TOKYO (Reuters) - Japanese regulators said on Friday that they would press criminal charges against four construction firms for suspected collusion over contracts for an $80 billion high-speed magnetic levitation (maglev) train line.
The firms include Taisei Corp, Kajima Corp, Obayashi Corp and Shimizu Corp. The Japan Fair Trade Commission said it would also press criminal charges against an official at Taisei and another at Kajima.
A Shimizu spokesman told Reuters the firm was deeply sorry and that the incident was regrettable. Kajima said in a faxed comment it was taking the charges seriously and that it was deeply sorry for causing trouble.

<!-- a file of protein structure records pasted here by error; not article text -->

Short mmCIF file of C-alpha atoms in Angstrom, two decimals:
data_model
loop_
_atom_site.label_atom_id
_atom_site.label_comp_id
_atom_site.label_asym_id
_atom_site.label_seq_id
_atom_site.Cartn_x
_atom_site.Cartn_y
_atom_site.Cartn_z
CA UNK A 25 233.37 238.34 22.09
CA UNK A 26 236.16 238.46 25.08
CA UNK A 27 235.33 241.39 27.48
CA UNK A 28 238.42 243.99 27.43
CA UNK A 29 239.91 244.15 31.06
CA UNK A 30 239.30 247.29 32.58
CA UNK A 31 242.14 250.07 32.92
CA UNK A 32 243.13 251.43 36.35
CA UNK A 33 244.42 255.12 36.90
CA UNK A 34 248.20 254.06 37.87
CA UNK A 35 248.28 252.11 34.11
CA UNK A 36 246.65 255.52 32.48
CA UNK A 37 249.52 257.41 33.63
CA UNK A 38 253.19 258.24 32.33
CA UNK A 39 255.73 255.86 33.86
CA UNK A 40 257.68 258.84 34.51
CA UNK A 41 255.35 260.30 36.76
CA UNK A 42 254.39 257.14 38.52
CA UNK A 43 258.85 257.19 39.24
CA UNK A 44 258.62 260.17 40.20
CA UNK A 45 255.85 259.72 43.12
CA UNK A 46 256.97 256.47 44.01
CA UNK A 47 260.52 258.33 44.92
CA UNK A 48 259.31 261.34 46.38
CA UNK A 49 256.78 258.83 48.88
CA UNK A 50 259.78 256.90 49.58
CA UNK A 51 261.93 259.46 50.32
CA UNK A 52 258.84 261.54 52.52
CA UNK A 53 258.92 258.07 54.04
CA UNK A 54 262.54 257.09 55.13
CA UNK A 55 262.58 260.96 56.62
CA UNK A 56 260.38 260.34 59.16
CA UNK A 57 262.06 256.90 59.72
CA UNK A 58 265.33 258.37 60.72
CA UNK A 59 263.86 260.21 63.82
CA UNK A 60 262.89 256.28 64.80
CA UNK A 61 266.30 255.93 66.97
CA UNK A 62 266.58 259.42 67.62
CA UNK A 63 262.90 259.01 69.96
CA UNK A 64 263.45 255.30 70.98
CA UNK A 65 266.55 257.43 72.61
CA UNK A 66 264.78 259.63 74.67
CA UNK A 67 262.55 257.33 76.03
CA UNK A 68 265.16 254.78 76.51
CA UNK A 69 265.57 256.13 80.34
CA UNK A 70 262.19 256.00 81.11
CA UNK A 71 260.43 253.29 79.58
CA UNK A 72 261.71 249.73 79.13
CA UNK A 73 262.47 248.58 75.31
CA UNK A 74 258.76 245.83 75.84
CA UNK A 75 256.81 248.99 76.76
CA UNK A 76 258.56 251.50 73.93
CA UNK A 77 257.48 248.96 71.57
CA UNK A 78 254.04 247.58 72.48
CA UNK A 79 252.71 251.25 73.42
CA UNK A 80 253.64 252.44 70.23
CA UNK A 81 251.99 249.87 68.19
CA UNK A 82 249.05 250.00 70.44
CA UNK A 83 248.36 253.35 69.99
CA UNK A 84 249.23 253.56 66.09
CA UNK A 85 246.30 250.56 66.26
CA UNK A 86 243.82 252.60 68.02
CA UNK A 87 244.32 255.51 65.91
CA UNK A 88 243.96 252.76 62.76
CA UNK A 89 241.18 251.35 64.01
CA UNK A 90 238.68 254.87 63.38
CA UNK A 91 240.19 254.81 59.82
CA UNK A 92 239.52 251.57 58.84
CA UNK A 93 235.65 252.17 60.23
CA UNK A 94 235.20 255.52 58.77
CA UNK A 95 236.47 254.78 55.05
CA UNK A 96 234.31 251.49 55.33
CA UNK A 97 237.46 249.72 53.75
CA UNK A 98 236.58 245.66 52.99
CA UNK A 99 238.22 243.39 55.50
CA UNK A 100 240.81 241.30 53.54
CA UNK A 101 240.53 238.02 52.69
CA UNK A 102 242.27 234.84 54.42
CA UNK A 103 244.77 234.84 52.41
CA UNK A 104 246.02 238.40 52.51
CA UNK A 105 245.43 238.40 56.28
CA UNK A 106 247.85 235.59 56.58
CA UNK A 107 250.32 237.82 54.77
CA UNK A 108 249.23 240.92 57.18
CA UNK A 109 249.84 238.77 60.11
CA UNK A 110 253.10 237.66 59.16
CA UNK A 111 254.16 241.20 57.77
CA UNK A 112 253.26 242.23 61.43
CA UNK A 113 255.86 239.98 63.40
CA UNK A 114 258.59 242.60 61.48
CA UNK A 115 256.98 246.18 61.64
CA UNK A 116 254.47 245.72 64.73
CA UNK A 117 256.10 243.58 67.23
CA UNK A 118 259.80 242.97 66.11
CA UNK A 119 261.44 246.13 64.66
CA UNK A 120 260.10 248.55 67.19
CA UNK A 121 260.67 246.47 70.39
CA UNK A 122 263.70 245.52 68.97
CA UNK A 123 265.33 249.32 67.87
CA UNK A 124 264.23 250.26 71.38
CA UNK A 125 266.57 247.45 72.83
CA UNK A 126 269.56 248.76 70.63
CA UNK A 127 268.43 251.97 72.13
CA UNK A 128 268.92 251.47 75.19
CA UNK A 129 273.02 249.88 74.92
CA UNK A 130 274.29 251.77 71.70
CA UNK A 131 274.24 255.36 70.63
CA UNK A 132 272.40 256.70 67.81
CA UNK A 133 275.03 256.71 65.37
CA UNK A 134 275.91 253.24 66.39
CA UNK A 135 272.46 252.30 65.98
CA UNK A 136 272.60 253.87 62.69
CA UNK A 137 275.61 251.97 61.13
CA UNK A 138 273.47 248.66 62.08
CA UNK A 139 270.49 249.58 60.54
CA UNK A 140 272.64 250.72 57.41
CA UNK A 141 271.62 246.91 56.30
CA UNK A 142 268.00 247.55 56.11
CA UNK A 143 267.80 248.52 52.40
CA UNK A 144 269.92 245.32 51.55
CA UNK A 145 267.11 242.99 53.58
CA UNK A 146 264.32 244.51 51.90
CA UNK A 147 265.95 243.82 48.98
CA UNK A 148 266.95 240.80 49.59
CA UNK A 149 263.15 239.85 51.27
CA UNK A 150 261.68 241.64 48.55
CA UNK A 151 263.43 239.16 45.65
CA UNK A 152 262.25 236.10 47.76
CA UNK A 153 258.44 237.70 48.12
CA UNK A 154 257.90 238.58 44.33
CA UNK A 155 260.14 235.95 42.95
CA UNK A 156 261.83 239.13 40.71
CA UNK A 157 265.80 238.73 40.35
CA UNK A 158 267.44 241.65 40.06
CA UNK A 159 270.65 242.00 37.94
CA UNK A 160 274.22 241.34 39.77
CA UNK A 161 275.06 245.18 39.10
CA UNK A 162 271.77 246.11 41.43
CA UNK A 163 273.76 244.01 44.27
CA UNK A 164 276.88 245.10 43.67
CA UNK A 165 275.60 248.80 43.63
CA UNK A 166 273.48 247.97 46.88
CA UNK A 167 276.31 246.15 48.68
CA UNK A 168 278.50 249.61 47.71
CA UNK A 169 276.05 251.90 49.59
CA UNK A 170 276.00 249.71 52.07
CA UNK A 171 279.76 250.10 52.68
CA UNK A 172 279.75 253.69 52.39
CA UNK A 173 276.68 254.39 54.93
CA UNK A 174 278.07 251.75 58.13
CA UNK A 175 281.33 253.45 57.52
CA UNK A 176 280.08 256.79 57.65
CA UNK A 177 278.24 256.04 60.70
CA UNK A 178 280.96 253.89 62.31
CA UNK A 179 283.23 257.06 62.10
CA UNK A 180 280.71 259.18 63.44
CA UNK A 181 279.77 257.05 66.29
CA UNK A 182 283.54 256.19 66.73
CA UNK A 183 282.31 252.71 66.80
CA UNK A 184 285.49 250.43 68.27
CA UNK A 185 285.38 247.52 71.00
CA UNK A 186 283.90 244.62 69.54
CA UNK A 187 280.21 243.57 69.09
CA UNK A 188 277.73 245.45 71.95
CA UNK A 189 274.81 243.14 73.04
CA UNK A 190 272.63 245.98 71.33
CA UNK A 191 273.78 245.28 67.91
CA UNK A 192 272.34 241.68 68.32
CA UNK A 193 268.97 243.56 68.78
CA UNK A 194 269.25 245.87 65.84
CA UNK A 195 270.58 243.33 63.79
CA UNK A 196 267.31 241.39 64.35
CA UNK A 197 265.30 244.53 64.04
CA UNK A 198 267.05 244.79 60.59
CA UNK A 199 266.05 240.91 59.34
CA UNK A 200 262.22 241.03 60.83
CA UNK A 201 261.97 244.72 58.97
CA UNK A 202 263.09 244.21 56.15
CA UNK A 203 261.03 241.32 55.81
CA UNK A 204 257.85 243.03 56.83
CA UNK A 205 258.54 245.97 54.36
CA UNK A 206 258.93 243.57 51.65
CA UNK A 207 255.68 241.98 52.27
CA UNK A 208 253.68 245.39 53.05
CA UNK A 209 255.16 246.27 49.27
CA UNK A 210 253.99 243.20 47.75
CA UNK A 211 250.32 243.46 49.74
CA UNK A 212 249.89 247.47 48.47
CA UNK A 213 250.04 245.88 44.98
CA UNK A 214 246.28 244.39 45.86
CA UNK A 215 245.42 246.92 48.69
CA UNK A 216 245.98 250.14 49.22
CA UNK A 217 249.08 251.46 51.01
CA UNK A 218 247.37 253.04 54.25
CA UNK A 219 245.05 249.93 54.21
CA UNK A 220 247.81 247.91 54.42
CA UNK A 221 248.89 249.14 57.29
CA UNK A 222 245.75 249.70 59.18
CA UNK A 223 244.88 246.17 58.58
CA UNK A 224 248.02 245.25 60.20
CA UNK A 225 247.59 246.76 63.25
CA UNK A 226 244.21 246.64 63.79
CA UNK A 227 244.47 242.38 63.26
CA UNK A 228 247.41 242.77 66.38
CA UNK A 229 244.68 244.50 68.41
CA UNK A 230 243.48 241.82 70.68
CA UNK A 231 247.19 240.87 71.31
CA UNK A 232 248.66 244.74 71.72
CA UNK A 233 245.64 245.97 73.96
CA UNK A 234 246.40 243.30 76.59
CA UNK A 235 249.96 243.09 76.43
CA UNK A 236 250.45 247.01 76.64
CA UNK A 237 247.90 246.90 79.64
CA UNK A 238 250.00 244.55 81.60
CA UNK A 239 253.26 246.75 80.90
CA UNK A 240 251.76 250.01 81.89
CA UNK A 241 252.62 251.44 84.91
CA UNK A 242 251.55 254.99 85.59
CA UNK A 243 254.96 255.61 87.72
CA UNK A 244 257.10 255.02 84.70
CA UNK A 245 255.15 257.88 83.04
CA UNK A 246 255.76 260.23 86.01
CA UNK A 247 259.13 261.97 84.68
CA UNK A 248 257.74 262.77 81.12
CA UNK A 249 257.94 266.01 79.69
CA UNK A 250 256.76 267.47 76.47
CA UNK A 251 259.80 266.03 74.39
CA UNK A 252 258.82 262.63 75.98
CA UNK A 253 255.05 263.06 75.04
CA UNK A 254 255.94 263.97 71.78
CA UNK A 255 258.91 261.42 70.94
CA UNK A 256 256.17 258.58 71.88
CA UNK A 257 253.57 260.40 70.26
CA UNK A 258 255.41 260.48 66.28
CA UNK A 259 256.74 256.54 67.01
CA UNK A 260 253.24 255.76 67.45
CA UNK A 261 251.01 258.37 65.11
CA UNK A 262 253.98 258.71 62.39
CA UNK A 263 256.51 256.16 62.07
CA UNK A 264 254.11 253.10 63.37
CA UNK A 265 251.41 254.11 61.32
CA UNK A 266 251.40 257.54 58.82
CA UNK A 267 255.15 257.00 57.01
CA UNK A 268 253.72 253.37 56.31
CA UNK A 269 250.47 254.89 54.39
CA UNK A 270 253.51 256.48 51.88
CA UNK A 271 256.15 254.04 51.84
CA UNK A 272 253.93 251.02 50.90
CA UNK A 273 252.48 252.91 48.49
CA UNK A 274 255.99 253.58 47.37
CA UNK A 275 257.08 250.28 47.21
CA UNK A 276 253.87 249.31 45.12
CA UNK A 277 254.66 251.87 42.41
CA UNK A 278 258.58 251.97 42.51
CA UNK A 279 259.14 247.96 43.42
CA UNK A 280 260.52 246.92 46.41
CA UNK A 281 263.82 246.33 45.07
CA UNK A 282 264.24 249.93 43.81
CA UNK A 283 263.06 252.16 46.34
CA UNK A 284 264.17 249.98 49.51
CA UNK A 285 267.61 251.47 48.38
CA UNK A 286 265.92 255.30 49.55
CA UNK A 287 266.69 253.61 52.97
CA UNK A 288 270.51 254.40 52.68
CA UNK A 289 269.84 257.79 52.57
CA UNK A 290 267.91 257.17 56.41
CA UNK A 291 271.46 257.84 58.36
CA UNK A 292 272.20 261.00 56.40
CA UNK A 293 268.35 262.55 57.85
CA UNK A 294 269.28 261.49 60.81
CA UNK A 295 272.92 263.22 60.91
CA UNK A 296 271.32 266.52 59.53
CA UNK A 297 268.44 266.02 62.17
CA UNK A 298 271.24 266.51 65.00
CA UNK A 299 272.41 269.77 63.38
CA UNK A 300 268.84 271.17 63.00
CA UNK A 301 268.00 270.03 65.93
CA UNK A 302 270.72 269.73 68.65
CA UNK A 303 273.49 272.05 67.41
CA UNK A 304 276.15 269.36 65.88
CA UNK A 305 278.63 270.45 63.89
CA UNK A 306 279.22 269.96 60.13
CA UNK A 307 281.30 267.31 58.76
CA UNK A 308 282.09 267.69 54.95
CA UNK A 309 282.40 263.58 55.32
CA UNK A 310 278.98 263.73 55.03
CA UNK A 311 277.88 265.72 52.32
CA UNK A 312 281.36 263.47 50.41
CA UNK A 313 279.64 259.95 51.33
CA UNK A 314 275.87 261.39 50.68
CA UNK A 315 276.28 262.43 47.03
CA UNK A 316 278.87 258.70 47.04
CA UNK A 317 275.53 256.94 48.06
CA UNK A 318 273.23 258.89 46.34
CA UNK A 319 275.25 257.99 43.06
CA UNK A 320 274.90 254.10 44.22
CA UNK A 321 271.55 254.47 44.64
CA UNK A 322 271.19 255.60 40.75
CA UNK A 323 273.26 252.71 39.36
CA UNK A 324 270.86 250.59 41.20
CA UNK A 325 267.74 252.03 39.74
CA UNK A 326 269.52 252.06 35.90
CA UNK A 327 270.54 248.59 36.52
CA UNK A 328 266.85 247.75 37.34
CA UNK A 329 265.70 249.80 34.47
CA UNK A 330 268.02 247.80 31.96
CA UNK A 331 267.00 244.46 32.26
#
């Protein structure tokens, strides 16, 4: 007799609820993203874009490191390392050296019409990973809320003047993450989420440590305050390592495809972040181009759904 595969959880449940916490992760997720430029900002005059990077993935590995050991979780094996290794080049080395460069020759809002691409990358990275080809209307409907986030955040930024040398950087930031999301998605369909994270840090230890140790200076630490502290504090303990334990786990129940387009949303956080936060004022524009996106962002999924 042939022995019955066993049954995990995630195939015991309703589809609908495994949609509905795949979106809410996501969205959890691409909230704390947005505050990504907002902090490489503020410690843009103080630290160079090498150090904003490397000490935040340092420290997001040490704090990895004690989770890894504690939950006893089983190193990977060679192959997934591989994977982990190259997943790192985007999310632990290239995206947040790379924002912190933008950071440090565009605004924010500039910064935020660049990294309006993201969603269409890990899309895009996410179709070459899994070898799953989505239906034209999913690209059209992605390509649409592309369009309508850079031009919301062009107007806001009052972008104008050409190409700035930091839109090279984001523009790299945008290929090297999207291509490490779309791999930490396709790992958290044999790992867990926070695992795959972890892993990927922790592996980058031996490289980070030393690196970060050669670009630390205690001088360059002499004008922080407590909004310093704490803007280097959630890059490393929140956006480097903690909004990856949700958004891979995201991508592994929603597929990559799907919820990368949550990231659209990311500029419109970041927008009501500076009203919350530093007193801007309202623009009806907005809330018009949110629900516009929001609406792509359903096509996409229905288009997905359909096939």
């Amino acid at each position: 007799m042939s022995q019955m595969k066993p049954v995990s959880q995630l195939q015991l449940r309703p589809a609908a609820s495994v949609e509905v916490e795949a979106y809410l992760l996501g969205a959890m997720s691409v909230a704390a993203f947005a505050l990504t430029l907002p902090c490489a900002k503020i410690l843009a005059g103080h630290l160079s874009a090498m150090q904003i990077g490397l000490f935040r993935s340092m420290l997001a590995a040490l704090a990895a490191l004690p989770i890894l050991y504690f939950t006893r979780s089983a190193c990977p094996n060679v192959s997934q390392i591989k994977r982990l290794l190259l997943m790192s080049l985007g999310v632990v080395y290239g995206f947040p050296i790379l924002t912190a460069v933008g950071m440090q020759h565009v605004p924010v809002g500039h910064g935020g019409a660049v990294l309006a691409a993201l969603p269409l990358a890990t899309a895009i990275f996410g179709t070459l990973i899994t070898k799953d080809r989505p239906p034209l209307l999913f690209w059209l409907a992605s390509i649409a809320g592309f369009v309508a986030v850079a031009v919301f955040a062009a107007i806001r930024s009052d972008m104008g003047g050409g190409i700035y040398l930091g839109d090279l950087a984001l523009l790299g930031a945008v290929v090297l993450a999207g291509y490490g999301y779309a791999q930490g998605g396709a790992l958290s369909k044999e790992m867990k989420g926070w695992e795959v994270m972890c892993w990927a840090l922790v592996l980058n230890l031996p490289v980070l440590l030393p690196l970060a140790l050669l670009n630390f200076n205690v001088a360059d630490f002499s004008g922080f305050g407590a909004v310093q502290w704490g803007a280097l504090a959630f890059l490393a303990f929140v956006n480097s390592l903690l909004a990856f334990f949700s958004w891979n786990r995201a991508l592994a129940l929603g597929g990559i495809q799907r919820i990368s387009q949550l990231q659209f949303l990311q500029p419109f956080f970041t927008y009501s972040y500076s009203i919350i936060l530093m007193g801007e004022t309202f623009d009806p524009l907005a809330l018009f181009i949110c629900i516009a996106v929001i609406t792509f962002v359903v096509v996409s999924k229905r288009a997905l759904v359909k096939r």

A Taisei spokesman said in an email that the firm did not think the case violates anti-trust laws, although it was taking the incident seriously. Obayashi said it was still looking into the charges.
Prosecutors and anti-trust agency officials have been investigating the so-called “big four” group of Japanese construction firms for suspected antitrust breaches relating to the high-profile maglev project since last year.
Japan’s large and politically influential construction industry has been a frequent source of scandals such as bid-rigging.
Legislation has been tightened in recent years to prevent collusion over contract bids, and Obayashi in 2006 required managers to sign a pledge to abide by antitrust laws. The next year, however, the firm’s top management resigned following a public works scandal.
Reporting by Yoshiyasu Shida; Writing by Minami Funakoshi; Editing by Chang-Ran Kim and Stephen Coates